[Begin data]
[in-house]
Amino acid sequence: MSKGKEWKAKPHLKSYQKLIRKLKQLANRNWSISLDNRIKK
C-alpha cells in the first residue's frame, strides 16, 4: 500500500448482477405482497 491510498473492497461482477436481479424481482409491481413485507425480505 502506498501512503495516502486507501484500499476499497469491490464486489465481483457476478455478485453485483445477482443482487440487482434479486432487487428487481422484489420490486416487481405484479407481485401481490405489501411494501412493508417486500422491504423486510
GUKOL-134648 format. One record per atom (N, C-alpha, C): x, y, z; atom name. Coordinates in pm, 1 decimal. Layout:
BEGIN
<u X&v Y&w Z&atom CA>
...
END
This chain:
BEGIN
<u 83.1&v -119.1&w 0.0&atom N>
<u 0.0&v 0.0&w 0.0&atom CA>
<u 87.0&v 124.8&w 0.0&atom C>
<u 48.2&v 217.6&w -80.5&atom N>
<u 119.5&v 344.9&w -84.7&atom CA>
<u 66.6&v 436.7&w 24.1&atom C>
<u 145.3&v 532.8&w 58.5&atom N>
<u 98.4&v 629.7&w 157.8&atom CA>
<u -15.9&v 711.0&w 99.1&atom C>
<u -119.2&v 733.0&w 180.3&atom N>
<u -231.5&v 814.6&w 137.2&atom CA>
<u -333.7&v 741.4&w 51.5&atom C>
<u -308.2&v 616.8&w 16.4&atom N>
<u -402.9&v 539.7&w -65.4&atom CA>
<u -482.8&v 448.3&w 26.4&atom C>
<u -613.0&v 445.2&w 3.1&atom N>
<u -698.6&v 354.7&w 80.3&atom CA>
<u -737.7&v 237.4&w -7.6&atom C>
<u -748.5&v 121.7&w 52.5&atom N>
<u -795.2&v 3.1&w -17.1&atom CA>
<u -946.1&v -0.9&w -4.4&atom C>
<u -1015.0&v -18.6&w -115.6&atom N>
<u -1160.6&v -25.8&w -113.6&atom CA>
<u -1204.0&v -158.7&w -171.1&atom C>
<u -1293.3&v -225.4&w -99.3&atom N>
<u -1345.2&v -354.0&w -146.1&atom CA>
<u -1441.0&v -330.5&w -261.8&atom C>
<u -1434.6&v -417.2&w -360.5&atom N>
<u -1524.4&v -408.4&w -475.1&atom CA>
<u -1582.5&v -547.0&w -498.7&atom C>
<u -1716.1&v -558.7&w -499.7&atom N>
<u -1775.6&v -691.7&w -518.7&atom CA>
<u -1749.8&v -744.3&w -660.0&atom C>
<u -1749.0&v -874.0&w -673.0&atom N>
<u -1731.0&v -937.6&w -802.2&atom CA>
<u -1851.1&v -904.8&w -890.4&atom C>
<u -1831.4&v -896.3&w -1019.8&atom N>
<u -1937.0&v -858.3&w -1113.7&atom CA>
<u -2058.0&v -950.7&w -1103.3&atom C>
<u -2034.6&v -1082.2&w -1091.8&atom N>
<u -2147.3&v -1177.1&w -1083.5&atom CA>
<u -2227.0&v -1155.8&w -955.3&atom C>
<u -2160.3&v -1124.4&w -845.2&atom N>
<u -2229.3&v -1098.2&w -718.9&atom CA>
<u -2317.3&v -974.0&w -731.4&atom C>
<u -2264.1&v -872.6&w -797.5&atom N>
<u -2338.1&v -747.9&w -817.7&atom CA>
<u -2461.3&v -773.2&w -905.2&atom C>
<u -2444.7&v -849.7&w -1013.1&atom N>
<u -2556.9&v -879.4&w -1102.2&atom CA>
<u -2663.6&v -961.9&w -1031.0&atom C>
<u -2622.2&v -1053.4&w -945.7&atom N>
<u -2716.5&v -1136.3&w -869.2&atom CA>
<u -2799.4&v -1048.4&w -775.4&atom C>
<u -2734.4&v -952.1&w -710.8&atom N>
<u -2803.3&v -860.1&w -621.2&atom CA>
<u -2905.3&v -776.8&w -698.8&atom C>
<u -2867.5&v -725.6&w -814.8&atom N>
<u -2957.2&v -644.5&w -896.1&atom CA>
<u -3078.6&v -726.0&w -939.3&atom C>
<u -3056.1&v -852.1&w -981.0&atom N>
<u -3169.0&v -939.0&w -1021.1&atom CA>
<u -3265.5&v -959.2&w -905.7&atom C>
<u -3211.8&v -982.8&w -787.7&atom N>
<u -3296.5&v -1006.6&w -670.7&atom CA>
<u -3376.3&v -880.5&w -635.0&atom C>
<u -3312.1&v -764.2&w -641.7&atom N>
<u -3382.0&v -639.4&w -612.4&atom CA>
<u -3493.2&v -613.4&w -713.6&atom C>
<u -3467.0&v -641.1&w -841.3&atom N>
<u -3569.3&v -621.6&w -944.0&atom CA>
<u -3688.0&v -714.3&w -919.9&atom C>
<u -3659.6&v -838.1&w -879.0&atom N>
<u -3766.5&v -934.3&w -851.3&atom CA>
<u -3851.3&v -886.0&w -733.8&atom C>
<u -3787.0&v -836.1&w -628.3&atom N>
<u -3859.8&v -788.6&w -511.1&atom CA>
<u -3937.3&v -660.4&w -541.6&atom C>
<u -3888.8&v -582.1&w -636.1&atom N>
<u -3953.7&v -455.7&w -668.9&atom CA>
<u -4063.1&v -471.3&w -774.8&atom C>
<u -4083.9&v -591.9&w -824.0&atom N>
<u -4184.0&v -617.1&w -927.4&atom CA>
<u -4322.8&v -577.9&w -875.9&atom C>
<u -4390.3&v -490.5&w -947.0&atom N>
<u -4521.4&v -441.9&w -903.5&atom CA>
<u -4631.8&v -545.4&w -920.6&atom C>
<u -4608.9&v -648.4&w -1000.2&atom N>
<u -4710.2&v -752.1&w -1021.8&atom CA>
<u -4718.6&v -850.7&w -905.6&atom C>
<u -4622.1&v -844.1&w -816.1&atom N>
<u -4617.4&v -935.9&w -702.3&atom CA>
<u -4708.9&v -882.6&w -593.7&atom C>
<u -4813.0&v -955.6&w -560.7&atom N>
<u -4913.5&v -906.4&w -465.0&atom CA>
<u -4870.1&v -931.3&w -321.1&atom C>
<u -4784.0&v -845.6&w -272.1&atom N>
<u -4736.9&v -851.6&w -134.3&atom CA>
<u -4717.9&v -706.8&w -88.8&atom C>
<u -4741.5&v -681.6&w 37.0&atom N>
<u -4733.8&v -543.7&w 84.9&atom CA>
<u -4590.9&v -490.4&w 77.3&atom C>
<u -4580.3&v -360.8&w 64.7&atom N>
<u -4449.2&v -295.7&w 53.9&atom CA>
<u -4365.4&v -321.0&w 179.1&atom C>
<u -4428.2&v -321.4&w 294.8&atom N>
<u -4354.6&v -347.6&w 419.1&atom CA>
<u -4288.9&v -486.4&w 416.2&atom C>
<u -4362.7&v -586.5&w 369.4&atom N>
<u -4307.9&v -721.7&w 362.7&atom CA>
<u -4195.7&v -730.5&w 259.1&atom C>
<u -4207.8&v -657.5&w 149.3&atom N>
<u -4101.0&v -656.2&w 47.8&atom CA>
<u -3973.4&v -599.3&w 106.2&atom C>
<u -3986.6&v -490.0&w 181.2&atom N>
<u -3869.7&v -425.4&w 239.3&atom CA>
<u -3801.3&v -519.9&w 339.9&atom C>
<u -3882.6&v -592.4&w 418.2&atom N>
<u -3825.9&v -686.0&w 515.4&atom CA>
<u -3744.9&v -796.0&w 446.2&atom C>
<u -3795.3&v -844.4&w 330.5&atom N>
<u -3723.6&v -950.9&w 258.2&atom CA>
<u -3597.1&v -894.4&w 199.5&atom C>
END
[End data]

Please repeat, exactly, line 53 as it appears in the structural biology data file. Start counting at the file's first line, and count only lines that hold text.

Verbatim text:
<u -2160.3&v -1124.4&w -845.2&atom N>